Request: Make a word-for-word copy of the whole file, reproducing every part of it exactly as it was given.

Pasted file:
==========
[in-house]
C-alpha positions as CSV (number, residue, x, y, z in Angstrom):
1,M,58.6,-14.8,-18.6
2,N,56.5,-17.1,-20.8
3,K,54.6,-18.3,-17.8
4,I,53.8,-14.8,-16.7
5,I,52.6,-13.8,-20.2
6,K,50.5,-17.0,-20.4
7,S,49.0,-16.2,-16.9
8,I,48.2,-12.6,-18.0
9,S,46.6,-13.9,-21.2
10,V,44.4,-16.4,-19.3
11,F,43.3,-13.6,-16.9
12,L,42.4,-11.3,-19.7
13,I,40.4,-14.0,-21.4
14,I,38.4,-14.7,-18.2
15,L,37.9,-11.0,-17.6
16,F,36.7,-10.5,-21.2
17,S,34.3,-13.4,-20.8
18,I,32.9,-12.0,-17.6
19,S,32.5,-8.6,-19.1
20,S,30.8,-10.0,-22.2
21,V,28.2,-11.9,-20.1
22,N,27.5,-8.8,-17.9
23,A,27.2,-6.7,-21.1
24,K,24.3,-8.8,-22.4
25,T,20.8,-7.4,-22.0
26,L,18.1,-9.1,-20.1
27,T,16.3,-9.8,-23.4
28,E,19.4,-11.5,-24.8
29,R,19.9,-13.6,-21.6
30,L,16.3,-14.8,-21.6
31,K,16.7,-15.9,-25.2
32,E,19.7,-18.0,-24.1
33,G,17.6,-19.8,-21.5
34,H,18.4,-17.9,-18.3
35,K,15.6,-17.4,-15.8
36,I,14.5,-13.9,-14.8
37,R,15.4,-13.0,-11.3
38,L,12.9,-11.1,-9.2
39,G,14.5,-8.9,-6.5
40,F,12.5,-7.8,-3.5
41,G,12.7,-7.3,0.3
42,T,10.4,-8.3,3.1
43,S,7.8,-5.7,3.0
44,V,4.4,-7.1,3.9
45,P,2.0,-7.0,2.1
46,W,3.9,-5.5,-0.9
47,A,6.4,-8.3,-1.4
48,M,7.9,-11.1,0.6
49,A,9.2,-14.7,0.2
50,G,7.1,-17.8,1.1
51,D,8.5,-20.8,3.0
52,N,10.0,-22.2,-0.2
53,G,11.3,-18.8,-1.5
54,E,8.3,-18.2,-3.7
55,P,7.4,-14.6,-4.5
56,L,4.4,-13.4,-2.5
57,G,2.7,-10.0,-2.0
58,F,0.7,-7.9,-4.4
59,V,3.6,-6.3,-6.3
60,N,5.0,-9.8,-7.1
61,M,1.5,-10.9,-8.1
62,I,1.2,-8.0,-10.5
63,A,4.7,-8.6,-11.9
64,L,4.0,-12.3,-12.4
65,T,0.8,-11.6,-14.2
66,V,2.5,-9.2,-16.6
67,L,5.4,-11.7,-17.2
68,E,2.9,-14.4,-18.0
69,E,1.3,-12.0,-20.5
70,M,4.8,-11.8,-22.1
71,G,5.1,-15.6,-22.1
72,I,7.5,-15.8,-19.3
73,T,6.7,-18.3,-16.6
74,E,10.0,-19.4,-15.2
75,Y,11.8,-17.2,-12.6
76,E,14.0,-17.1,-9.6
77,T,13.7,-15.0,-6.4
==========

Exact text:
[in-house]
C-alpha positions as CSV (number, residue, x, y, z in Angstrom):
1,M,58.6,-14.8,-18.6
2,N,56.5,-17.1,-20.8
3,K,54.6,-18.3,-17.8
4,I,53.8,-14.8,-16.7
5,I,52.6,-13.8,-20.2
6,K,50.5,-17.0,-20.4
7,S,49.0,-16.2,-16.9
8,I,48.2,-12.6,-18.0
9,S,46.6,-13.9,-21.2
10,V,44.4,-16.4,-19.3
11,F,43.3,-13.6,-16.9
12,L,42.4,-11.3,-19.7
13,I,40.4,-14.0,-21.4
14,I,38.4,-14.7,-18.2
15,L,37.9,-11.0,-17.6
16,F,36.7,-10.5,-21.2
17,S,34.3,-13.4,-20.8
18,I,32.9,-12.0,-17.6
19,S,32.5,-8.6,-19.1
20,S,30.8,-10.0,-22.2
21,V,28.2,-11.9,-20.1
22,N,27.5,-8.8,-17.9
23,A,27.2,-6.7,-21.1
24,K,24.3,-8.8,-22.4
25,T,20.8,-7.4,-22.0
26,L,18.1,-9.1,-20.1
27,T,16.3,-9.8,-23.4
28,E,19.4,-11.5,-24.8
29,R,19.9,-13.6,-21.6
30,L,16.3,-14.8,-21.6
31,K,16.7,-15.9,-25.2
32,E,19.7,-18.0,-24.1
33,G,17.6,-19.8,-21.5
34,H,18.4,-17.9,-18.3
35,K,15.6,-17.4,-15.8
36,I,14.5,-13.9,-14.8
37,R,15.4,-13.0,-11.3
38,L,12.9,-11.1,-9.2
39,G,14.5,-8.9,-6.5
40,F,12.5,-7.8,-3.5
41,G,12.7,-7.3,0.3
42,T,10.4,-8.3,3.1
43,S,7.8,-5.7,3.0
44,V,4.4,-7.1,3.9
45,P,2.0,-7.0,2.1
46,W,3.9,-5.5,-0.9
47,A,6.4,-8.3,-1.4
48,M,7.9,-11.1,0.6
49,A,9.2,-14.7,0.2
50,G,7.1,-17.8,1.1
51,D,8.5,-20.8,3.0
52,N,10.0,-22.2,-0.2
53,G,11.3,-18.8,-1.5
54,E,8.3,-18.2,-3.7
55,P,7.4,-14.6,-4.5
56,L,4.4,-13.4,-2.5
57,G,2.7,-10.0,-2.0
58,F,0.7,-7.9,-4.4
59,V,3.6,-6.3,-6.3
60,N,5.0,-9.8,-7.1
61,M,1.5,-10.9,-8.1
62,I,1.2,-8.0,-10.5
63,A,4.7,-8.6,-11.9
64,L,4.0,-12.3,-12.4
65,T,0.8,-11.6,-14.2
66,V,2.5,-9.2,-16.6
67,L,5.4,-11.7,-17.2
68,E,2.9,-14.4,-18.0
69,E,1.3,-12.0,-20.5
70,M,4.8,-11.8,-22.1
71,G,5.1,-15.6,-22.1
72,I,7.5,-15.8,-19.3
73,T,6.7,-18.3,-16.6
74,E,10.0,-19.4,-15.2
75,Y,11.8,-17.2,-12.6
76,E,14.0,-17.1,-9.6
77,T,13.7,-15.0,-6.4